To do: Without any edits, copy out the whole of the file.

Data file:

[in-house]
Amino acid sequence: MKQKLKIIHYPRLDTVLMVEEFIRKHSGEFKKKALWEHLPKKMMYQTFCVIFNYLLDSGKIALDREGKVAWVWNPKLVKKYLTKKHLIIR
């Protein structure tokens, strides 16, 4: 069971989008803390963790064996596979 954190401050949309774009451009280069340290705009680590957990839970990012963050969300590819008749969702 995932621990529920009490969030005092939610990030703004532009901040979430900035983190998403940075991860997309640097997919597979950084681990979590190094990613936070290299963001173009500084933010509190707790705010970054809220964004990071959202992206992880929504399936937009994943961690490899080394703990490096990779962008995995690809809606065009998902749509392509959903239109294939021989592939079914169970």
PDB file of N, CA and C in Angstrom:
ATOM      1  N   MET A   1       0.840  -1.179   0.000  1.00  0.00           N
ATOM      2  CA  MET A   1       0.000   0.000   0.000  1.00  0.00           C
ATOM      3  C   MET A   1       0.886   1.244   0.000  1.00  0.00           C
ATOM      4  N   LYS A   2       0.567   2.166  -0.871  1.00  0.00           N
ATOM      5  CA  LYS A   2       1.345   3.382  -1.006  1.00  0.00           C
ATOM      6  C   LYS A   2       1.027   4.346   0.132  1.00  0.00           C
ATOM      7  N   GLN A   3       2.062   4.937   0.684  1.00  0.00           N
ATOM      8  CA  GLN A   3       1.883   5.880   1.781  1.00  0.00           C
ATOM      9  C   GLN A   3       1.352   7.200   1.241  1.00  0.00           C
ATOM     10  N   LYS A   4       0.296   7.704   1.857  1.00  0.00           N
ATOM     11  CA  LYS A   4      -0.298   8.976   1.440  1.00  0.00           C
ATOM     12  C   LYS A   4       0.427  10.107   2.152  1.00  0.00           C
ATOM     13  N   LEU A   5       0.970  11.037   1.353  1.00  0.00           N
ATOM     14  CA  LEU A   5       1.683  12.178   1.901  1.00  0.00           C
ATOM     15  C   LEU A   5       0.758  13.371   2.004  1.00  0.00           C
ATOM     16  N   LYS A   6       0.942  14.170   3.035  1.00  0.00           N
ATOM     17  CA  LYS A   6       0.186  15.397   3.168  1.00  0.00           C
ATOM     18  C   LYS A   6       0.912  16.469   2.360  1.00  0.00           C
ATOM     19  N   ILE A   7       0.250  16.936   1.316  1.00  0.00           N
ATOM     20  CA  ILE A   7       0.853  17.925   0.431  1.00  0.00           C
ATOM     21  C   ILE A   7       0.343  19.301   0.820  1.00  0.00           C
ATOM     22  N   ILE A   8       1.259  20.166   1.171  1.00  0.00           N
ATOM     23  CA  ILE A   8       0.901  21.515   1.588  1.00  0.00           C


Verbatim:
[in-house]
Amino acid sequence: MKQKLKIIHYPRLDTVLMVEEFIRKHSGEFKKKALWEHLPKKMMYQTFCVIFNYLLDSGKIALDREGKVAWVWNPKLVKKYLTKKHLIIR
């Protein structure tokens, strides 16, 4: 069971989008803390963790064996596979 954190401050949309774009451009280069340290705009680590957990839970990012963050969300590819008749969702 995932621990529920009490969030005092939610990030703004532009901040979430900035983190998403940075991860997309640097997919597979950084681990979590190094990613936070290299963001173009500084933010509190707790705010970054809220964004990071959202992206992880929504399936937009994943961690490899080394703990490096990779962008995995690809809606065009998902749509392509959903239109294939021989592939079914169970």
PDB file of N, CA and C in Angstrom:
ATOM      1  N   MET A   1       0.840  -1.179   0.000  1.00  0.00           N
ATOM      2  CA  MET A   1       0.000   0.000   0.000  1.00  0.00           C
ATOM      3  C   MET A   1       0.886   1.244   0.000  1.00  0.00           C
ATOM      4  N   LYS A   2       0.567   2.166  -0.871  1.00  0.00           N
ATOM      5  CA  LYS A   2       1.345   3.382  -1.006  1.00  0.00           C
ATOM      6  C   LYS A   2       1.027   4.346   0.132  1.00  0.00           C
ATOM      7  N   GLN A   3       2.062   4.937   0.684  1.00  0.00           N
ATOM      8  CA  GLN A   3       1.883   5.880   1.781  1.00  0.00           C
ATOM      9  C   GLN A   3       1.352   7.200   1.241  1.00  0.00           C
ATOM     10  N   LYS A   4       0.296   7.704   1.857  1.00  0.00           N
ATOM     11  CA  LYS A   4      -0.298   8.976   1.440  1.00  0.00           C
ATOM     12  C   LYS A   4       0.427  10.107   2.152  1.00  0.00           C
ATOM     13  N   LEU A   5       0.970  11.037   1.353  1.00  0.00           N
ATOM     14  CA  LEU A   5       1.683  12.178   1.901  1.00  0.00           C
ATOM     15  C   LEU A   5       0.758  13.371   2.004  1.00  0.00           C
ATOM     16  N   LYS A   6       0.942  14.170   3.035  1.00  0.00           N
ATOM     17  CA  LYS A   6       0.186  15.397   3.168  1.00  0.00           C
ATOM     18  C   LYS A   6       0.912  16.469   2.360  1.00  0.00           C
ATOM     19  N   ILE A   7       0.250  16.936   1.316  1.00  0.00           N
ATOM     20  CA  ILE A   7       0.853  17.925   0.431  1.00  0.00           C
ATOM     21  C   ILE A   7       0.343  19.301   0.820  1.00  0.00           C
ATOM     22  N   ILE A   8       1.259  20.166   1.171  1.00  0.00           N
ATOM     23  CA  ILE A   8       0.901  21.515   1.588  1.00  0.00           C